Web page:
Unanderra priest Father Mark O'Keefe was questioned about his support for an accused child molester - in defiance of his bishop's orders - at the Royal Commission into Institutional Responses to Child Sexual Abuse on Thursday.
Wollongong priest John Gerard Nestor was convicted of aggravated sexual assault towards a teenage boy in 1996 but was later acquitted.
After other complaints about Mr Nestor's behaviour at summer altar boy camps and a long campaign by the Wollongong Catholic Diocese, he was defrocked by decree of the Pope in 2008.
In 1998, however, Fr O'Keefe allowed Mr Nestor to conduct Mass at his Unanderra church despite instructions from then Wollongong Bishop Philip Wilson that he not do so, the commission heard.
This incident was reported on page one of the Mercury of September 11, 1998, in the article, "Rebel Priest defies bishop".
Speaking of his long acquaintance with Mr Nestor, Fr O'Keefe told the commission he became aware of his summer camps in November 1988.
"Sometime later, I remember hearing a story to the effect that boys on one of John Nestor's camps had been required to run from the buses to the waterhole and back naked, or something like that," he told the commission.
He said the practice made him feel "uncomfortable" and struck him as odd, but when asked whether he felt he should report it to the bishop, Fr O'Keefe said, "Not at that point, no."
However, when he was approached by Mr Nestor to distribute flyers the following year, he chose not to because of "the slight discomfort" he felt.
When Mr Nestor was acquitted, Fr O'Keefe penned a letter to Bishop Wilson, urging him to quickly take Mr Nestor out of "ministerial limbo" and restore his "good name and character".
Fr O'Keefe told the commission he was "pleased to receive some good news", which he hoped would "give the Church a bit of a boost" in light of other sexual abuse scandals.
"I hoped the bishop would also see it as good news," he said.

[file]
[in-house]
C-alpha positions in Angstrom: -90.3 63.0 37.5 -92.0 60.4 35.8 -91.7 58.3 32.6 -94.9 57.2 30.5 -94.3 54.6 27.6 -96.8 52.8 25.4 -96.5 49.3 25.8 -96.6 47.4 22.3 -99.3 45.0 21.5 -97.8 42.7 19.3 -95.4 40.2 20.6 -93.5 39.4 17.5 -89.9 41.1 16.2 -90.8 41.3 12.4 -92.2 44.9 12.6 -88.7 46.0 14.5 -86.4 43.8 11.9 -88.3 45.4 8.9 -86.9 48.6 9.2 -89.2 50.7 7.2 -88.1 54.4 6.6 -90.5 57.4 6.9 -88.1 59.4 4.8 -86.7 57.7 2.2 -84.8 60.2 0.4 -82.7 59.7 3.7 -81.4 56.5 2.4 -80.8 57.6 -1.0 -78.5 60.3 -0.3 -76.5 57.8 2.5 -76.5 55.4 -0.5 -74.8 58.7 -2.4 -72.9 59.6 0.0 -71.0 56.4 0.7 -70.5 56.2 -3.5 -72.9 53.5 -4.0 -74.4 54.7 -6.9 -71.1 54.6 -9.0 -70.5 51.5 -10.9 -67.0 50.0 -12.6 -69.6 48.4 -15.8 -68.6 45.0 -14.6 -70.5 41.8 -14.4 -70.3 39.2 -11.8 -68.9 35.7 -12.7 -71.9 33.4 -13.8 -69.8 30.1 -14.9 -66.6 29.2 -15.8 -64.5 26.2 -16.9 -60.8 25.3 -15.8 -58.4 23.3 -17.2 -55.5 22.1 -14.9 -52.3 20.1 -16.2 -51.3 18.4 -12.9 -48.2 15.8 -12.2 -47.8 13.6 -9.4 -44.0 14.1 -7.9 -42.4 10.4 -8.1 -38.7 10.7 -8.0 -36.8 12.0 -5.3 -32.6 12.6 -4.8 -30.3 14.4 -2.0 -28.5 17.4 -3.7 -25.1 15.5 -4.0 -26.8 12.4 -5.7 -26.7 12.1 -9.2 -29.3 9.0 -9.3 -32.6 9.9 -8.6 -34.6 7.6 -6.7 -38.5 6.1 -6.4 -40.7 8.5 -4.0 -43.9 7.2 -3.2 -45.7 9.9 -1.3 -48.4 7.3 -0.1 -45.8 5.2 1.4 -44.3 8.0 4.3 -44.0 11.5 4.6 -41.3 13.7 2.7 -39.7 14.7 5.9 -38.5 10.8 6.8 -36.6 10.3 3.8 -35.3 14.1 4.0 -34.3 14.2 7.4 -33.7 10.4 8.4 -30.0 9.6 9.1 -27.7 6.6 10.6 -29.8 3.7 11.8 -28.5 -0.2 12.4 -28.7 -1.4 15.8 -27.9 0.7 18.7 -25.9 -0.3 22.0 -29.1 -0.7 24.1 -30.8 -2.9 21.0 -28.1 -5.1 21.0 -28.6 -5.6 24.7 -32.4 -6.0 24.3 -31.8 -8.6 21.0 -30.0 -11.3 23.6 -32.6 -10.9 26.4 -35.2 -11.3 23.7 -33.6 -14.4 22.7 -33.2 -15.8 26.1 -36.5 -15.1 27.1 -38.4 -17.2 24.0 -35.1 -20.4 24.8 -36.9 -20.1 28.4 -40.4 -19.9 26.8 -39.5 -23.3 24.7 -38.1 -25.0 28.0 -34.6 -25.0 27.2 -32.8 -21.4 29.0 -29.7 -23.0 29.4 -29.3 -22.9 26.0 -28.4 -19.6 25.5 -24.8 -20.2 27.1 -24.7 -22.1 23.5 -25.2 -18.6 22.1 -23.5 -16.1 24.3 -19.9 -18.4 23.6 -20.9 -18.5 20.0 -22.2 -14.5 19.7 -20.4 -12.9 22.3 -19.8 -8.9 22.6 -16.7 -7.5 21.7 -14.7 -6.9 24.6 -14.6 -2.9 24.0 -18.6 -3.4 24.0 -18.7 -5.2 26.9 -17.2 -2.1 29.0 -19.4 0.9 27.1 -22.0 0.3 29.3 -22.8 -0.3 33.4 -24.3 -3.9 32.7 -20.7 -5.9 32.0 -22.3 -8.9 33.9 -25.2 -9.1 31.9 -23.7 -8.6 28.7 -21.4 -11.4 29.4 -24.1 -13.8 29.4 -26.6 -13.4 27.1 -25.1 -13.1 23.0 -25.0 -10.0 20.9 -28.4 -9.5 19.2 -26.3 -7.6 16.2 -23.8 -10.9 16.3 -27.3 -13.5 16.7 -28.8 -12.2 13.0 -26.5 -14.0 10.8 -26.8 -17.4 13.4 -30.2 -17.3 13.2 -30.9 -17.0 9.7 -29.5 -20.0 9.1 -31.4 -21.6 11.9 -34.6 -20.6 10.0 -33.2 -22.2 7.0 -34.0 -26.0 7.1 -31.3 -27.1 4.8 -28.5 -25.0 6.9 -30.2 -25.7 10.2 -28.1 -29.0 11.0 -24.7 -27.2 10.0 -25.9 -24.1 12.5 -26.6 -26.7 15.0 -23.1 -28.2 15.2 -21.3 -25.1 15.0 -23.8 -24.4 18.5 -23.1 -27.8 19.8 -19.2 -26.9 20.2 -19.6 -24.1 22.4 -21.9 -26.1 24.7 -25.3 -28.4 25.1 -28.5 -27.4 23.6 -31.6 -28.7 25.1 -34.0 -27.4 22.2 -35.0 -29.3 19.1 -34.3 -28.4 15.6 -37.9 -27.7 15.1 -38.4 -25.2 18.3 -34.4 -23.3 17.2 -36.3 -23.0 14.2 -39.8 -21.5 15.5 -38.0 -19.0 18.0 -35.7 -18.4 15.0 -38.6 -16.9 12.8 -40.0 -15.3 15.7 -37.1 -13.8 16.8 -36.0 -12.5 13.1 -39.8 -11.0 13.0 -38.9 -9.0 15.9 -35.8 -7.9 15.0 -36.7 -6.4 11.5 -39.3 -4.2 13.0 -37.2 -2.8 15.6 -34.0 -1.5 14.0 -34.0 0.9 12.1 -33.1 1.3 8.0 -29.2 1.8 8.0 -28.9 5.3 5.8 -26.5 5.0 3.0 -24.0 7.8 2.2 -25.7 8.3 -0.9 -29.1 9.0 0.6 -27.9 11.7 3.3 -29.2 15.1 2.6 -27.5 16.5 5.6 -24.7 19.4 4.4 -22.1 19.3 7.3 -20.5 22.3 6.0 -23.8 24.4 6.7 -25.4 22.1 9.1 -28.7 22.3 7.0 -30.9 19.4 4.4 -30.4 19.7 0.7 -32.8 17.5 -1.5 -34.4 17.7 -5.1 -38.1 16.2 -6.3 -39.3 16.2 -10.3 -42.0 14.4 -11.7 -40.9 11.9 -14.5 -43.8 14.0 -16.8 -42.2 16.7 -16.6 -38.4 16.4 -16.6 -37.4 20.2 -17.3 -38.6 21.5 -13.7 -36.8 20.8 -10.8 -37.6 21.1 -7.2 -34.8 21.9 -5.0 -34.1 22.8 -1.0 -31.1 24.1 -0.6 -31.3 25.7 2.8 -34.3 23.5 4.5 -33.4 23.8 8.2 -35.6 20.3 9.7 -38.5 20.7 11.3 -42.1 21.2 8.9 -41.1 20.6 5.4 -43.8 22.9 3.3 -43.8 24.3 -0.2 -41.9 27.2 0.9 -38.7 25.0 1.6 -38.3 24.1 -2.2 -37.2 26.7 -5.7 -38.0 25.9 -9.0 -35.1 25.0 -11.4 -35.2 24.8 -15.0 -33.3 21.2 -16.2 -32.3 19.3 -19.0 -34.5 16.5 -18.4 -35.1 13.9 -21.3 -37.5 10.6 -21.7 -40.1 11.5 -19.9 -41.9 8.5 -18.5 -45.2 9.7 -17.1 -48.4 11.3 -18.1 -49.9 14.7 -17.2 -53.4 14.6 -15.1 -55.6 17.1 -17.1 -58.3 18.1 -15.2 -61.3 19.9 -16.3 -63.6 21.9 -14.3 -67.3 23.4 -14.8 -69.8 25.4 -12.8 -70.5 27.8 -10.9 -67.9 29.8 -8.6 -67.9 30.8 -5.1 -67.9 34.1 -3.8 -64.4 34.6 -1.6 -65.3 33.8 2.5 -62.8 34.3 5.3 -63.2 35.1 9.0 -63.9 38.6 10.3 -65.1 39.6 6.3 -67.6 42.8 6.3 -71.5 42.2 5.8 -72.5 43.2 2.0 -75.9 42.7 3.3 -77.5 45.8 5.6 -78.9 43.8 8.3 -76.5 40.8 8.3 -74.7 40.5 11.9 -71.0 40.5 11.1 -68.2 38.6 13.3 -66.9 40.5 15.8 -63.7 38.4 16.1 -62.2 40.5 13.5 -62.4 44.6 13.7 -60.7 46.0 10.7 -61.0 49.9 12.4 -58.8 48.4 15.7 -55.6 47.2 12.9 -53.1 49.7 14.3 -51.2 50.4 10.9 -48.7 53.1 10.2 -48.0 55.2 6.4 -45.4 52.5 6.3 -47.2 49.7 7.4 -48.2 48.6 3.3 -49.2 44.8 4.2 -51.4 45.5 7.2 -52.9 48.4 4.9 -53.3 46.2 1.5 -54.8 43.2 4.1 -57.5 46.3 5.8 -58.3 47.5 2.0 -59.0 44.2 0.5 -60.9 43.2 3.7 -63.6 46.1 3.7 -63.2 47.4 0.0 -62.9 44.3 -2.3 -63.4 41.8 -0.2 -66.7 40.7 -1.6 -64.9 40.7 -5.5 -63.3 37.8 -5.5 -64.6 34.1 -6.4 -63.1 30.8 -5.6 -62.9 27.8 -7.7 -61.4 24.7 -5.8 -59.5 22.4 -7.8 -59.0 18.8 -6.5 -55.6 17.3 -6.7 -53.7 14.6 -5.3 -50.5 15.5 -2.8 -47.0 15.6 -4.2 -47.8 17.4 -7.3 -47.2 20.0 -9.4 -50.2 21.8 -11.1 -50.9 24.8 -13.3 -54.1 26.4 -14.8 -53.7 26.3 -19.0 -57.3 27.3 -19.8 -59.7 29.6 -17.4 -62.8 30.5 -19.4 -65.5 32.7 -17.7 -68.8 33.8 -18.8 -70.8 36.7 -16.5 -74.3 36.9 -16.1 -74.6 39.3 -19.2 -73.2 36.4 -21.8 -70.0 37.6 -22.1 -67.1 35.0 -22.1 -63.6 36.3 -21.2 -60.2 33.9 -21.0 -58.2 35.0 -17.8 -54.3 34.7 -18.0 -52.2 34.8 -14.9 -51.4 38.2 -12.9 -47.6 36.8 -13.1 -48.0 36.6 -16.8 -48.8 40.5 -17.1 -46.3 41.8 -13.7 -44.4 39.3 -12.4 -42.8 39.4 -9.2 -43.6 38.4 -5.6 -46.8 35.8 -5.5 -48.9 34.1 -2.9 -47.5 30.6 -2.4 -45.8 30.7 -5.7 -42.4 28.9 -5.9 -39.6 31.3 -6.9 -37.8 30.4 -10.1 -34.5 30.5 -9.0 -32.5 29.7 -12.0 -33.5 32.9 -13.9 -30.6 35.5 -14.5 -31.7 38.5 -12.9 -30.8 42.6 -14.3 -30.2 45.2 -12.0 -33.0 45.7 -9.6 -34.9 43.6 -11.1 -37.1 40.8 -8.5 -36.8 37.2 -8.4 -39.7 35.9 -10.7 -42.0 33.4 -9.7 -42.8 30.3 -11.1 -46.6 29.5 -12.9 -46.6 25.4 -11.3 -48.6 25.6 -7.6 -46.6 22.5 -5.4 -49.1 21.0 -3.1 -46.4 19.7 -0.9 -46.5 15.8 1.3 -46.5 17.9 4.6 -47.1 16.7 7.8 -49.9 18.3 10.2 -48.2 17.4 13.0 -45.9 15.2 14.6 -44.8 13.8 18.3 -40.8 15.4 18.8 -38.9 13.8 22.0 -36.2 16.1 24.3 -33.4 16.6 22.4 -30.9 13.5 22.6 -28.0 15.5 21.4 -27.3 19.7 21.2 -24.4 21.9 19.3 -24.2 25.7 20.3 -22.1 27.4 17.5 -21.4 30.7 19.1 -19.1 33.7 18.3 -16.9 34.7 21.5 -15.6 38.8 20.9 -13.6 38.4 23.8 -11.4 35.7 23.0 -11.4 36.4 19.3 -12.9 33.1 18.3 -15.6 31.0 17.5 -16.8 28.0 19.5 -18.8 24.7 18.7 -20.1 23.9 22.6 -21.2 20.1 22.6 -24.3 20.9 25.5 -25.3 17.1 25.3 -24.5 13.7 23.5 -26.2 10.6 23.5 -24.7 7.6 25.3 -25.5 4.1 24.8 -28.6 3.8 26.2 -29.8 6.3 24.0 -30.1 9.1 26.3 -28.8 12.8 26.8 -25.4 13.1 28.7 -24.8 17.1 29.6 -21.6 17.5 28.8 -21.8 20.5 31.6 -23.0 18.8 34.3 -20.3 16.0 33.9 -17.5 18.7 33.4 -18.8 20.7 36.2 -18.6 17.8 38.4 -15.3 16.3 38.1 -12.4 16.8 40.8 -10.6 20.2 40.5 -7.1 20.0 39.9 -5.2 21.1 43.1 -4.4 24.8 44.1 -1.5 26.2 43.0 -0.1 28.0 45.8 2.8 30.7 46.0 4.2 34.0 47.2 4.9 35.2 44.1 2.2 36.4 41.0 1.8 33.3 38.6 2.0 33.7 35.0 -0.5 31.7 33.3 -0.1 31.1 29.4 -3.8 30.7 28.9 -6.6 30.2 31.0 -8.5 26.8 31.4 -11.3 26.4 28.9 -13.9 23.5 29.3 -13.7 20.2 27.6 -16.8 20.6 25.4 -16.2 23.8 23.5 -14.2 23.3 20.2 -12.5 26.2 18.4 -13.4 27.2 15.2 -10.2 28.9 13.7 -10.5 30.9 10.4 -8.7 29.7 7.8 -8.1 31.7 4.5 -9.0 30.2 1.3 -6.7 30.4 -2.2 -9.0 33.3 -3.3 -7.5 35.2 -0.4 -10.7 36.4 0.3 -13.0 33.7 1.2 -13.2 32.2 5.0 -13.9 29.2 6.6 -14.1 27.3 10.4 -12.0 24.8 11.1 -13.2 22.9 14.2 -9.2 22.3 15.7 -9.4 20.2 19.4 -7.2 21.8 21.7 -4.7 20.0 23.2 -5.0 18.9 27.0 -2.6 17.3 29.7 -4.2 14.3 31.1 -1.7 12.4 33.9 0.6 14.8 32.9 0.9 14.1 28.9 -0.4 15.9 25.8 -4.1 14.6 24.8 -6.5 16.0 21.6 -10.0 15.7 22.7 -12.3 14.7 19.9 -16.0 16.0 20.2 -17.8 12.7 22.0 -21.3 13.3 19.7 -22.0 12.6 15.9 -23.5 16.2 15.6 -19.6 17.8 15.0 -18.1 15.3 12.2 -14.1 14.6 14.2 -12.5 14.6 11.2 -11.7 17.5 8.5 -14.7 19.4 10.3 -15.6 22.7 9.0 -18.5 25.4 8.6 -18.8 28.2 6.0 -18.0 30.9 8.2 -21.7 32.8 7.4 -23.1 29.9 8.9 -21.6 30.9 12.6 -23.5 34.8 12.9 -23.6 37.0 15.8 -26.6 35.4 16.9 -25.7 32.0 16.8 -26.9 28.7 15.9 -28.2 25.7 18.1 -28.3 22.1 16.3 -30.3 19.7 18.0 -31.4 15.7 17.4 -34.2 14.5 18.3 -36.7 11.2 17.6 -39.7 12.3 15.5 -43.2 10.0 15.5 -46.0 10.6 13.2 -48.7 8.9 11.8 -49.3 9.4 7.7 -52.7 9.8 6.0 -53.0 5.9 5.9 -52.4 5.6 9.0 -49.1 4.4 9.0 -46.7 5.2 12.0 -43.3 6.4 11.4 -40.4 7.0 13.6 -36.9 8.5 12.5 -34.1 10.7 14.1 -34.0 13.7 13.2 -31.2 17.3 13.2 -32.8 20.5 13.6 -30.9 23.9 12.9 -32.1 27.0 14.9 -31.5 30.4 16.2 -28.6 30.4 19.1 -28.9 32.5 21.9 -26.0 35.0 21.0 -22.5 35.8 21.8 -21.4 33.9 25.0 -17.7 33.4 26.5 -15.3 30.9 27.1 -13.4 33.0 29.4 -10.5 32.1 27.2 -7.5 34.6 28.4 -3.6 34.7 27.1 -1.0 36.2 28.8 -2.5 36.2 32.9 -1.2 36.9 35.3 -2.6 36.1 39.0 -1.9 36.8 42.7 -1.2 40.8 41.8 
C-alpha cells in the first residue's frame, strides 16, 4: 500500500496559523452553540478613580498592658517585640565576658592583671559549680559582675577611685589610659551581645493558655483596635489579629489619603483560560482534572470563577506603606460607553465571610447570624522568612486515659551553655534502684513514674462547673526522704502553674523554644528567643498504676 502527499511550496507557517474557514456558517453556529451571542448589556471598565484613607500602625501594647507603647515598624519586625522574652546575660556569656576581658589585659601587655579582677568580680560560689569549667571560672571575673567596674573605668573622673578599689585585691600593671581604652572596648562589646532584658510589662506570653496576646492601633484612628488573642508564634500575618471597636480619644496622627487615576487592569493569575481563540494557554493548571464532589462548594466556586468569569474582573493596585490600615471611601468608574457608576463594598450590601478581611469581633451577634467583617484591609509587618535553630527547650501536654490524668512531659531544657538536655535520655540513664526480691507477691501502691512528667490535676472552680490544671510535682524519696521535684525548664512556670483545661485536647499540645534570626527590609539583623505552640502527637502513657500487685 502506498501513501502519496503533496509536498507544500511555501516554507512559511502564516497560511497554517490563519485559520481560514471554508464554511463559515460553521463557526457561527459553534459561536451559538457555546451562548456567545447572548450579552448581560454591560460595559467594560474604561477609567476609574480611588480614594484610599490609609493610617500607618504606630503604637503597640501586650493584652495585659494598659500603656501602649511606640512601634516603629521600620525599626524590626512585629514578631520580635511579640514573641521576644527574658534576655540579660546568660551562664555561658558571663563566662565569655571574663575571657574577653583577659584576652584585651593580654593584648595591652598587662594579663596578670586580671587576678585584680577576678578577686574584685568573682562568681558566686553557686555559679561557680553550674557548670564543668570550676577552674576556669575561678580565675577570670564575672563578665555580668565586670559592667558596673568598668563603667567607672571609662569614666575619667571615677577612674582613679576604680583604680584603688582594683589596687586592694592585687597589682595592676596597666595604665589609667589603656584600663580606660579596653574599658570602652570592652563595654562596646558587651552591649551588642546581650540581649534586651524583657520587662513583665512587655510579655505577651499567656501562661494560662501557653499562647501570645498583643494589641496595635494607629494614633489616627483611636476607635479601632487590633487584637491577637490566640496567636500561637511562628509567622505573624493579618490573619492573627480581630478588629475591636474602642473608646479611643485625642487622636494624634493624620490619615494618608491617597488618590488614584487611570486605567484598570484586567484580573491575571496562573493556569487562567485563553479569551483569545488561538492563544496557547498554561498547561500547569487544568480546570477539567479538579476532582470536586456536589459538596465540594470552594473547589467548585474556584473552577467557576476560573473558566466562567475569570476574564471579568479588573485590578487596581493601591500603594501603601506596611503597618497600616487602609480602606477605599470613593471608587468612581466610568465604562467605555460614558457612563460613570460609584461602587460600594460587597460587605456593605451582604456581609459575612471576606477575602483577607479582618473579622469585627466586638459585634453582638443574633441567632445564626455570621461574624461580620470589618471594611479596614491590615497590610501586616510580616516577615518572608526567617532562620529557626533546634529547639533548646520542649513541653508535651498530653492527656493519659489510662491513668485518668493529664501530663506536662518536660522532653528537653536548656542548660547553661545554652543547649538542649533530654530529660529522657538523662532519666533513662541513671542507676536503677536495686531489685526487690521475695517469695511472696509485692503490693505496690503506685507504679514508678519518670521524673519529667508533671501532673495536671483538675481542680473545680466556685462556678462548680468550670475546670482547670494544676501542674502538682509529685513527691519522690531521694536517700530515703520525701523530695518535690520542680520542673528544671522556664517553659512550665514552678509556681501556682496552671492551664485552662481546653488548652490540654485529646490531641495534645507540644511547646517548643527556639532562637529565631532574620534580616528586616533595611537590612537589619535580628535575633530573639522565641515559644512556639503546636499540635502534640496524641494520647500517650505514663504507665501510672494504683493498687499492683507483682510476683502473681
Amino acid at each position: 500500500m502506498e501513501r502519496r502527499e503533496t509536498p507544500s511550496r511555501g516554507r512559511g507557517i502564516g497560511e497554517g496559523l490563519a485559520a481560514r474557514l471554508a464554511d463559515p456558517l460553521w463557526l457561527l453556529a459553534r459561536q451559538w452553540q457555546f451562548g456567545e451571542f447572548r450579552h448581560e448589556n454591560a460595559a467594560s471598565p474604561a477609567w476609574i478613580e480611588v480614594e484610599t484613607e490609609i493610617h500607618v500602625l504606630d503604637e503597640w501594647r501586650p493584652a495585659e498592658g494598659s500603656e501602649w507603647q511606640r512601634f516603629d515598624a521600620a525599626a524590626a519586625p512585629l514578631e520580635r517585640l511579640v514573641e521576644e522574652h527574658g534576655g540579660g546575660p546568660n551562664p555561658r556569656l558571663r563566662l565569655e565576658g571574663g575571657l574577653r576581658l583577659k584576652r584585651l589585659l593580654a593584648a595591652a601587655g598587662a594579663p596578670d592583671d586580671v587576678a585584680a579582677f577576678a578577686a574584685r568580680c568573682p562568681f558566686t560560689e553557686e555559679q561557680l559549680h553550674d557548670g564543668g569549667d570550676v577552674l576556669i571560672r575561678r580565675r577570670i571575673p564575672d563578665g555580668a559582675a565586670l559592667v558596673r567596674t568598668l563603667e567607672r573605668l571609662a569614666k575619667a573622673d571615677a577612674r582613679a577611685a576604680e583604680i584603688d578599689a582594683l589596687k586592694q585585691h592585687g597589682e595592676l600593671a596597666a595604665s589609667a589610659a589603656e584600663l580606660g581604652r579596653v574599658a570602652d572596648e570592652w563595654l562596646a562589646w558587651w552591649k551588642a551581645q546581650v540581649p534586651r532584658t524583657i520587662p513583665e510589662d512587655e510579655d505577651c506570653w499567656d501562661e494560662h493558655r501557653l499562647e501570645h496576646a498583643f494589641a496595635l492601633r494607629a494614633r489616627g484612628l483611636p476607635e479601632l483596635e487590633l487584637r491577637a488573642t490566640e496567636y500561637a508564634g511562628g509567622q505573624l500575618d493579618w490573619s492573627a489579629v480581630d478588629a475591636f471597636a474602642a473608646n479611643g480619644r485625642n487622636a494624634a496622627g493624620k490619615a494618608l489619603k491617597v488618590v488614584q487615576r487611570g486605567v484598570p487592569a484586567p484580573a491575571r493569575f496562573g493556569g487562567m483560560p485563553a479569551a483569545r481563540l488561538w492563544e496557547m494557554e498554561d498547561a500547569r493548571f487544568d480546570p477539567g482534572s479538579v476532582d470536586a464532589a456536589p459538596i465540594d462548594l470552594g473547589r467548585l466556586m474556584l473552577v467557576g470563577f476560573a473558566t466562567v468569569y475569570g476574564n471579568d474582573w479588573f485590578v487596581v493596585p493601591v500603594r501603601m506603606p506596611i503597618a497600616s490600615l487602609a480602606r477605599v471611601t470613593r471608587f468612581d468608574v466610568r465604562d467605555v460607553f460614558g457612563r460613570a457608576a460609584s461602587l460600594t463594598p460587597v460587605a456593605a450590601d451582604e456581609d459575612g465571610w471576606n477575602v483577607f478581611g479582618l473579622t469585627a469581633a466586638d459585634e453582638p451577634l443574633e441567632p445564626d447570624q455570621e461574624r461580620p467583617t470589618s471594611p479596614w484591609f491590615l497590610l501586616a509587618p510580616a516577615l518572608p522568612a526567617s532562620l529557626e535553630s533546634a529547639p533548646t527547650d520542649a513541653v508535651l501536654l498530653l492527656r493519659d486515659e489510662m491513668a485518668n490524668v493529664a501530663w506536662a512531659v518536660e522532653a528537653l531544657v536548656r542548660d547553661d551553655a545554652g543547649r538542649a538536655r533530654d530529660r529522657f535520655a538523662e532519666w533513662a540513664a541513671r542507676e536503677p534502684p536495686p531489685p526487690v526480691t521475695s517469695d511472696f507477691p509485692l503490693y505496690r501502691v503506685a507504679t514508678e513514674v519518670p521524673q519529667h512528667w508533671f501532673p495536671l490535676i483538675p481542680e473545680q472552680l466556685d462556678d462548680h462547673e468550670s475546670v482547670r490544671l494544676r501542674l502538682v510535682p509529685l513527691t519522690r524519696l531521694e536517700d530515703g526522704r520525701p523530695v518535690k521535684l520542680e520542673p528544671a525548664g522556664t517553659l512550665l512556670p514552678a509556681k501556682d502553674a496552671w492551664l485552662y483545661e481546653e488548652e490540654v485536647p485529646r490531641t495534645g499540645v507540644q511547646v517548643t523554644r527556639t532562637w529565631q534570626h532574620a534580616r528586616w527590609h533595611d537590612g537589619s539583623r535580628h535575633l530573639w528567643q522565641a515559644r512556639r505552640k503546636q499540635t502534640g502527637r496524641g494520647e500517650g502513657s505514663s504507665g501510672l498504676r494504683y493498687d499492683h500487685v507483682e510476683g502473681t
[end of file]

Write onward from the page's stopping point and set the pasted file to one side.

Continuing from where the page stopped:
"But he, as it turned out, had information I didn't have."
Though he would not concede to the commission that he had openly defied the bishop, Fr O'Keefe agreed he knew Mr Nestor was not allowed to practise.
Further, Fr O'Keefe continued to disobey the bishop's instructions, refusing to read out an apology about Mr Nestor's appearance at Mass.
Fr O'Keefe maintained this rebellion against Bishop Wilson for years, most publicly by writing a letter to the Mercury in February 2001.
This letter was quoted in a front-page story and accused the bishop of "blind justice" in his quest to stop Mr Nestor from practising as a priest.
Despite his long-held support of Mr Nestor, Fr O'Keefe told the commission he now accepted the Church's final decision to stand him down.
He said he might have come to this conclusion earlier had he been given more information, saying he was not aware of some of the complaints against Mr Nestor until the commission's opening address.
"If I had more information about the extent of his … inappropriate dealings with young people, I would have had a different opinion," he said.
Current Wollongong Bishop Peter Ingham also appeared before the commission on Thursday, speaking of his frustration about the length of time it took for the diocese's final appeal to have Mr Nestor removed from the ministry.
The hearing continues.